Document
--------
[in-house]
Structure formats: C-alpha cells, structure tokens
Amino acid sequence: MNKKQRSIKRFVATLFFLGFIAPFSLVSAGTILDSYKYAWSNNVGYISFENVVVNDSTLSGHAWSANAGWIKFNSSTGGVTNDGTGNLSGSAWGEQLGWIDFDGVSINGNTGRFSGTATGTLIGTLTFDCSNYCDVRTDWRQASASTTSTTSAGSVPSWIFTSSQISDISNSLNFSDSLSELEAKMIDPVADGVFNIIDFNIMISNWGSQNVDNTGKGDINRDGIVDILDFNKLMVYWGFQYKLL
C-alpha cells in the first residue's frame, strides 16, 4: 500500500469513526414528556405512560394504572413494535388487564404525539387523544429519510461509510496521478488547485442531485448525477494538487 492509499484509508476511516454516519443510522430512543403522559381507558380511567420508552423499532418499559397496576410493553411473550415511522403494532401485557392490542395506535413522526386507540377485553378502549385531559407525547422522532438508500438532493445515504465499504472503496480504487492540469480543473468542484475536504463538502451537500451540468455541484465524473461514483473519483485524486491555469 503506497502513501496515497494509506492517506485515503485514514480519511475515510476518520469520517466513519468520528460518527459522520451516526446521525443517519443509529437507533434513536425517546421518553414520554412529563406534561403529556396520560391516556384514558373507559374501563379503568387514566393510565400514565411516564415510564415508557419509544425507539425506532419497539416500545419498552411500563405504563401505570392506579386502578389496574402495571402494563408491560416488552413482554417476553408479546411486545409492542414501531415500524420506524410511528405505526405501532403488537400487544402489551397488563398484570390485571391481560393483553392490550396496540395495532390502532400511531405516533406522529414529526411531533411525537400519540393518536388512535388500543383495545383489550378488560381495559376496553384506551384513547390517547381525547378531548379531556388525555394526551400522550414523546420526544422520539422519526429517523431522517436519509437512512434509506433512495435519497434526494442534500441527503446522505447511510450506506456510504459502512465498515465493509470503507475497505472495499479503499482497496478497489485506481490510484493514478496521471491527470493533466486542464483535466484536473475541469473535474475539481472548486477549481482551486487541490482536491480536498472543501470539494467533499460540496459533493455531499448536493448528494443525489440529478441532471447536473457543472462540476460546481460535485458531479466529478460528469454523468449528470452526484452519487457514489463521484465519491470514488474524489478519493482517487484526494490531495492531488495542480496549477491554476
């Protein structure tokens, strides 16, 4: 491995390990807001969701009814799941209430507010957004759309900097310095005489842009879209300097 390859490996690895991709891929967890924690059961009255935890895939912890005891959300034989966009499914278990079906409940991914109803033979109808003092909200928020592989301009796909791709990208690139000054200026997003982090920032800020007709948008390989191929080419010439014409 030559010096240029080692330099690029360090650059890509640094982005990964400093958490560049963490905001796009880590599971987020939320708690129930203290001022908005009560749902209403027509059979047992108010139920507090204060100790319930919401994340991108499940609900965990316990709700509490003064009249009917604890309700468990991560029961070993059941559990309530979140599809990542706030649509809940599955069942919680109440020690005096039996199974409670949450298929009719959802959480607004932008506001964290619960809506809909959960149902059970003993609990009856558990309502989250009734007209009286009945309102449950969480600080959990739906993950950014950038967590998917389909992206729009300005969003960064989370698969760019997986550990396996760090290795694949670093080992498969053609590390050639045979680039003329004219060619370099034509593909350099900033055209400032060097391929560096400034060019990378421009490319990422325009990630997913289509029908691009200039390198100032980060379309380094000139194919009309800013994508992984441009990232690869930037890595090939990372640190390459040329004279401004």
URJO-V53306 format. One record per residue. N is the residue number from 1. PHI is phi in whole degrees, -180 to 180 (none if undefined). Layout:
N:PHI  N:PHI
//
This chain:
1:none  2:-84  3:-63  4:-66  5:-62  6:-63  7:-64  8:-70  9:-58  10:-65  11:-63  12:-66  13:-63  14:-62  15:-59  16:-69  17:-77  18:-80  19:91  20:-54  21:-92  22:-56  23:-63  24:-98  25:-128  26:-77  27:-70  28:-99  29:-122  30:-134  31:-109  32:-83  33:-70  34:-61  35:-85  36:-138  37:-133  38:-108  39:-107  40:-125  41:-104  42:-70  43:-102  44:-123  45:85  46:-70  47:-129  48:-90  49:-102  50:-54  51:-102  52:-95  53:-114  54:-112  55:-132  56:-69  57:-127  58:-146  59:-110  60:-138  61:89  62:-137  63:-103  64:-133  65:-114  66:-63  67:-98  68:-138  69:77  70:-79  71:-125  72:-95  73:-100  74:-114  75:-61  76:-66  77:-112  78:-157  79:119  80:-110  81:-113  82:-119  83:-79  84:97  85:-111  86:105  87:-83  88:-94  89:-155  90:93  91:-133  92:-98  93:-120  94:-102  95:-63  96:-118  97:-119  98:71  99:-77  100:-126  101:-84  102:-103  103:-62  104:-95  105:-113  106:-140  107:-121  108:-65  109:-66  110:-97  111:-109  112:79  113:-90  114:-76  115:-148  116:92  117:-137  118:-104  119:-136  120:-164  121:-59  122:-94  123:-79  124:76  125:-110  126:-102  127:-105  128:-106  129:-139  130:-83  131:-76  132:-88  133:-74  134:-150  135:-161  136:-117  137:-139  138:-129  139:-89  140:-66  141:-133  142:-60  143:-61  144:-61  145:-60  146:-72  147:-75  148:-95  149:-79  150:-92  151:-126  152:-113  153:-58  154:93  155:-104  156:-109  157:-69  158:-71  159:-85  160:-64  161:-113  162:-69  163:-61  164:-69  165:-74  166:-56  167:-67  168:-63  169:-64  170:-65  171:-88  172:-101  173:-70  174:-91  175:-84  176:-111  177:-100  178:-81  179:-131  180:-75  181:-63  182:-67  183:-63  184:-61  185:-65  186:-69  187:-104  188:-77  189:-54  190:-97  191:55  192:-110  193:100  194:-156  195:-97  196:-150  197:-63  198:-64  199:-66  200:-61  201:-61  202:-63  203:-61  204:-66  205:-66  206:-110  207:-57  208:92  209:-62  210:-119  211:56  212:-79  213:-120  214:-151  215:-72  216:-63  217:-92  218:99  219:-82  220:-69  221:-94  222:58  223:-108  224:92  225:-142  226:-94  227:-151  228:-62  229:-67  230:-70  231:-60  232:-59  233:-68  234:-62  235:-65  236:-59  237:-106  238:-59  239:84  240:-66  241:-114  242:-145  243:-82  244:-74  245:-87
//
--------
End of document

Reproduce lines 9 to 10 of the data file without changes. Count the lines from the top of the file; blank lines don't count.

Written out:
This chain:
1:none  2:-84  3:-63  4:-66  5:-62  6:-63  7:-64  8:-70  9:-58  10:-65  11:-63  12:-66  13:-63  14:-62  15:-59  16:-69  17:-77  18:-80  19:91  20:-54  21:-92  22:-56  23:-63  24:-98  25:-128  26:-77  27:-70  28:-99  29:-122  30:-134  31:-109  32:-83  33:-70  34:-61  35:-85  36:-138  37:-133  38:-108  39:-107  40:-125  41:-104  42:-70  43:-102  44:-123  45:85  46:-70  47:-129  48:-90  49:-102  50:-54  51:-102  52:-95  53:-114  54:-112  55:-132  56:-69  57:-127  58:-146  59:-110  60:-138  61:89  62:-137  63:-103  64:-133  65:-114  66:-63  67:-98  68:-138  69:77  70:-79  71:-125  72:-95  73:-100  74:-114  75:-61  76:-66  77:-112  78:-157  79:119  80:-110  81:-113  82:-119  83:-79  84:97  85:-111  86:105  87:-83  88:-94  89:-155  90:93  91:-133  92:-98  93:-120  94:-102  95:-63  96:-118  97:-119  98:71  99:-77  100:-126  101:-84  102:-103  103:-62  104:-95  105:-113  106:-140  107:-121  108:-65  109:-66  110:-97  111:-109  112:79  113:-90  114:-76  115:-148  116:92  117:-137  118:-104  119:-136  120:-164  121:-59  122:-94  123:-79  124:76  125:-110  126:-102  127:-105  128:-106  129:-139  130:-83  131:-76  132:-88  133:-74  134:-150  135:-161  136:-117  137:-139  138:-129  139:-89  140:-66  141:-133  142:-60  143:-61  144:-61  145:-60  146:-72  147:-75  148:-95  149:-79  150:-92  151:-126  152:-113  153:-58  154:93  155:-104  156:-109  157:-69  158:-71  159:-85  160:-64  161:-113  162:-69  163:-61  164:-69  165:-74  166:-56  167:-67  168:-63  169:-64  170:-65  171:-88  172:-101  173:-70  174:-91  175:-84  176:-111  177:-100  178:-81  179:-131  180:-75  181:-63  182:-67  183:-63  184:-61  185:-65  186:-69  187:-104  188:-77  189:-54  190:-97  191:55  192:-110  193:100  194:-156  195:-97  196:-150  197:-63  198:-64  199:-66  200:-61  201:-61  202:-63  203:-61  204:-66  205:-66  206:-110  207:-57  208:92  209:-62  210:-119  211:56  212:-79  213:-120  214:-151  215:-72  216:-63  217:-92  218:99  219:-82  220:-69  221:-94  222:58  223:-108  224:92  225:-142  226:-94  227:-151  228:-62  229:-67  230:-70  231:-60  232:-59  233:-68  234:-62  235:-65  236:-59  237:-106  238:-59  239:84  240:-66  241:-114  242:-145  243:-82  244:-74  245:-87